The answer is rather simple, I respect my country, including its many faults and its wonderful successes. I respect my roots and those of my ancestors. Most importantly, I can hold dear my country of birth and yet contribute to the country I have chosen to live in. Neither are in contradiction with the other.

This brings us squarely to dual citizenship. Mexico, officially recognizes dual citizenship. But, and this is important, the United States does not officially recognize dual citizenship. But, what about the many US citizens that claim dual citizenship, both US citizenship and another country’s citizenship?

United States law does not directly address dual nationality nor does it require someone to choose one citizenship over another. However, the US State Department has taken the official position that “the U.S. Government recognizes that dual nationality exists but does not encourage it as a matter of policy because of problems it may cause.”

On one hand, US law does not specifically require a US citizen to choose one allegiance over another but it does not encourage it either. So what does that have to do with me?

As an immigrant I have to take an oath to become a US citizen.

The oath starts out; “I hereby declare, on oath, that I absolutely and entirely renounce and abjure all allegiance and fidelity to any foreign prince, potentate, state, or sovereignty, of whom or which I have heretofore been a subject or citizen”. There are three exceptions to the requirement to taking the oath. Two are about the use of “God” and the other is about exceptions to bearing arms for the United States. There is no exception to the oath about renouncing my citizenship.

In other words, if I take the oath I am renouncing my Mexican citizenship.

I have been told on a number of occasion, it’s just words, no one is telling you to return your Mexican passport. I have also been told numerous times that there are dual nationals who hold both US and Mexican citizenship.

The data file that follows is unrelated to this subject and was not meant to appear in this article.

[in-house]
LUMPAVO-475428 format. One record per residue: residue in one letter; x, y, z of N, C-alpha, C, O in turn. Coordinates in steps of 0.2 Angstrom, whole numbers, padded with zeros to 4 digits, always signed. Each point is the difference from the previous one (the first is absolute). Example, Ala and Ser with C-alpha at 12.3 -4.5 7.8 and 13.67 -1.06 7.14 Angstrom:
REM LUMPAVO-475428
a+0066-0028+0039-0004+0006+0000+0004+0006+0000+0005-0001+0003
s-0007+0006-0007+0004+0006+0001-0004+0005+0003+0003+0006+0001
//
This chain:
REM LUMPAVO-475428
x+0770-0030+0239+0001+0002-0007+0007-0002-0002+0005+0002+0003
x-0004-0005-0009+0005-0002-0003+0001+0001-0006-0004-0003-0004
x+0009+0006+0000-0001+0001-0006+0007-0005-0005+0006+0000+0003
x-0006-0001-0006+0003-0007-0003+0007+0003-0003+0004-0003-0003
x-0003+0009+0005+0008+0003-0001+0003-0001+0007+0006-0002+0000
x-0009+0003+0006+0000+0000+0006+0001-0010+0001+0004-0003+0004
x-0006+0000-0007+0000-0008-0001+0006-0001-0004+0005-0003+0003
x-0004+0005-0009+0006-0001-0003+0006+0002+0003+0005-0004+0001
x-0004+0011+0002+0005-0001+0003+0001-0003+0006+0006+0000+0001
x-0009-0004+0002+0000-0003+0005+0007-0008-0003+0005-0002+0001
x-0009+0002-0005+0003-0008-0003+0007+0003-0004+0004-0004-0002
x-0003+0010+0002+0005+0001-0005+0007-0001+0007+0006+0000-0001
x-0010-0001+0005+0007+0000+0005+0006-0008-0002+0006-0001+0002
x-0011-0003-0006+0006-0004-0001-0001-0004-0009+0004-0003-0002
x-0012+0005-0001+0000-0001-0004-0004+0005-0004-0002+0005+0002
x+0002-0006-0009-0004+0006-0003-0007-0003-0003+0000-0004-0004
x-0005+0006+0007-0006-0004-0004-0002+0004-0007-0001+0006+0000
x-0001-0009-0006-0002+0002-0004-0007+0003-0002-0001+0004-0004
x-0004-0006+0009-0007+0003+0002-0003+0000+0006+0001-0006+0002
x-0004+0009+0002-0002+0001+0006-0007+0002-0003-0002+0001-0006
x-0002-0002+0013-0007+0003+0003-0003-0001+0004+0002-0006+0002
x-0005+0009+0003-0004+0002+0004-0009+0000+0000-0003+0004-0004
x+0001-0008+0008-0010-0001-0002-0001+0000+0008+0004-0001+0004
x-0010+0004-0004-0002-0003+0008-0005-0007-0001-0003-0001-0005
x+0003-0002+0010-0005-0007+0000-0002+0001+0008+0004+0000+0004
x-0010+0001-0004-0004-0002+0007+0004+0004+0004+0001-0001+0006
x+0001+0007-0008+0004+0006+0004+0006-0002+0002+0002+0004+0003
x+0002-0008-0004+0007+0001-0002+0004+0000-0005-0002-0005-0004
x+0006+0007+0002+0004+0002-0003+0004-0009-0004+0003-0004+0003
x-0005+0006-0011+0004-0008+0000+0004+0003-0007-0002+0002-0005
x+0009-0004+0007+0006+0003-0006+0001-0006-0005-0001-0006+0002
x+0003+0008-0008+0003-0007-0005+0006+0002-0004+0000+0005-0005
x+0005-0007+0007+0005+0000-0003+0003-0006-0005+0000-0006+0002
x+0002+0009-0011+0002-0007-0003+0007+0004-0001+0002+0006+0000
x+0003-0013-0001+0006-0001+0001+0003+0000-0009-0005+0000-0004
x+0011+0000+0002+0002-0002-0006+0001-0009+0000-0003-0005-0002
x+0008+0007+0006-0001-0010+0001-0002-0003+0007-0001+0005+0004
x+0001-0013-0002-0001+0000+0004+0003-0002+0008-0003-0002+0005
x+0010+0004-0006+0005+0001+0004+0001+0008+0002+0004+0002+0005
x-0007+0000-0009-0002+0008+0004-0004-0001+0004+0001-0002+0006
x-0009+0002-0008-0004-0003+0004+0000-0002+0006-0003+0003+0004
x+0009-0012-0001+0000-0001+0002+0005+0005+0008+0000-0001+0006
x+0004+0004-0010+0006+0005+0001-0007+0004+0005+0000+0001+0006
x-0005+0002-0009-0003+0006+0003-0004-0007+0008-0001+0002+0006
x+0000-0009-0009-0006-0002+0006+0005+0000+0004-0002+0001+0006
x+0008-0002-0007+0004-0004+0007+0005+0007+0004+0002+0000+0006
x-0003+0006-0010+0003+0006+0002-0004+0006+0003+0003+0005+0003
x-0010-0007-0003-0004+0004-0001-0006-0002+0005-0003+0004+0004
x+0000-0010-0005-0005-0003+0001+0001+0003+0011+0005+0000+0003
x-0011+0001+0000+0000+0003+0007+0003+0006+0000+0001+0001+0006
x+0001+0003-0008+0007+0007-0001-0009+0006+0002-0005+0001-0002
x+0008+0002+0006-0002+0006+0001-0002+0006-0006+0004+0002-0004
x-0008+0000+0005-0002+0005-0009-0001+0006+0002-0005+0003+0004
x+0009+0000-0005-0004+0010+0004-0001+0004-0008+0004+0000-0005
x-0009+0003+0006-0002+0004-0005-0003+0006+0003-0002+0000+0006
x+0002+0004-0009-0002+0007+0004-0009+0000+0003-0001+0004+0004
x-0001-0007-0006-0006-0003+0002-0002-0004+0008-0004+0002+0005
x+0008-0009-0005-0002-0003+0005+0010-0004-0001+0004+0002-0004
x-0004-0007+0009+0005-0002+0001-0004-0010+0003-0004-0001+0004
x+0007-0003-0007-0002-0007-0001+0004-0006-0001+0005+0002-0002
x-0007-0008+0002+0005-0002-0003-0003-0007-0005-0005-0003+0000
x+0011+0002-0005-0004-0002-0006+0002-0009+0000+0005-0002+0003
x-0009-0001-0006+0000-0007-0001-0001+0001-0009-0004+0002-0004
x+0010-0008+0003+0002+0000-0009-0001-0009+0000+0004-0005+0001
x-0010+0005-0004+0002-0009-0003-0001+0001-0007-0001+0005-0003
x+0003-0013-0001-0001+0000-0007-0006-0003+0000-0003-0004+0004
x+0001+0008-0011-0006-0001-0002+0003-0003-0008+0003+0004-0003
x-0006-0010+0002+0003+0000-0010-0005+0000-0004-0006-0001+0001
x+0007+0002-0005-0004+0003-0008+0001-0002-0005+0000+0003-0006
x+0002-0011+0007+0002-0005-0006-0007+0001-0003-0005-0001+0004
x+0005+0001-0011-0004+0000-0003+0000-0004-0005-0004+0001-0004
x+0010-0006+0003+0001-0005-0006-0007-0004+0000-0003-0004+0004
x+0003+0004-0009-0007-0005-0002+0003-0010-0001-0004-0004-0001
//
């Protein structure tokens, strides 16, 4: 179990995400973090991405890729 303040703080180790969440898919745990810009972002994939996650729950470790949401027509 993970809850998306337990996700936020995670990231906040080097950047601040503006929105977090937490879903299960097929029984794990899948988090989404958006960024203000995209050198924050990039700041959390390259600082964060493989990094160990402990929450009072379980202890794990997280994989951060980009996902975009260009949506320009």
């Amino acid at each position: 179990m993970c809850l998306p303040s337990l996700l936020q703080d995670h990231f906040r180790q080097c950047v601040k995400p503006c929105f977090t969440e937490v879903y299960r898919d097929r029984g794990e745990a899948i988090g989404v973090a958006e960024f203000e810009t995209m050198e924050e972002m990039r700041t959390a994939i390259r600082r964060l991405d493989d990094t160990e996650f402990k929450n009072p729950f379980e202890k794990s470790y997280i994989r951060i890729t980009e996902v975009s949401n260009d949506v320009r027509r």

As I wrote previously, I am fully cognizant that they are just words but what does it say about me “following the law” when I choose to pretend that an oath is “just words”?

That is the fundamental reality to the immigration problem that no one wants to address. It is a broken system that discourages following the process and highly encourages pretending it is “just words”. The truth is that the immigration system of the United States is so broken that it is near impossible to follow the process. Almost everyone, if not everyone, is forced to game the process for a favorable outcome.

Donald Trump’s wife bypassed the process by simply marrying Donald Trump, who conveyed his US citizenship to her. To those that argue that the process allows US citizenship through marriage, I then ask you, should all immigrants consider getting married for a green card? Donald Trump’s grandfather lost his Germany citizenship because he immigrated to the United States in order to avoid German military service. Let that sink in for a moment because that is a poignant example of immigrating for the wrong reasons and a clear example of losing the citizenship of his birth country. Trump’s grandfather broke the law. That is the hypocrisy within Trump. Even Ted Cruz’ father gamed the system, not once but twice by first entering the US as a refugee, then abandoning the country before completing the process and becoming a Canadian citizen. It wasn’t until recently that the elder Cruz became a citizen of the United States, many years after Ted Cruz had been born. Ted Cruz, himself wasn’t born in the United States. He acquired citizenship through his mother’s citizenship. Cruz and Trump exemplify the sad fact that the immigration debate is political sensationalism because no politician wants to truly address the fundamental problem – the process.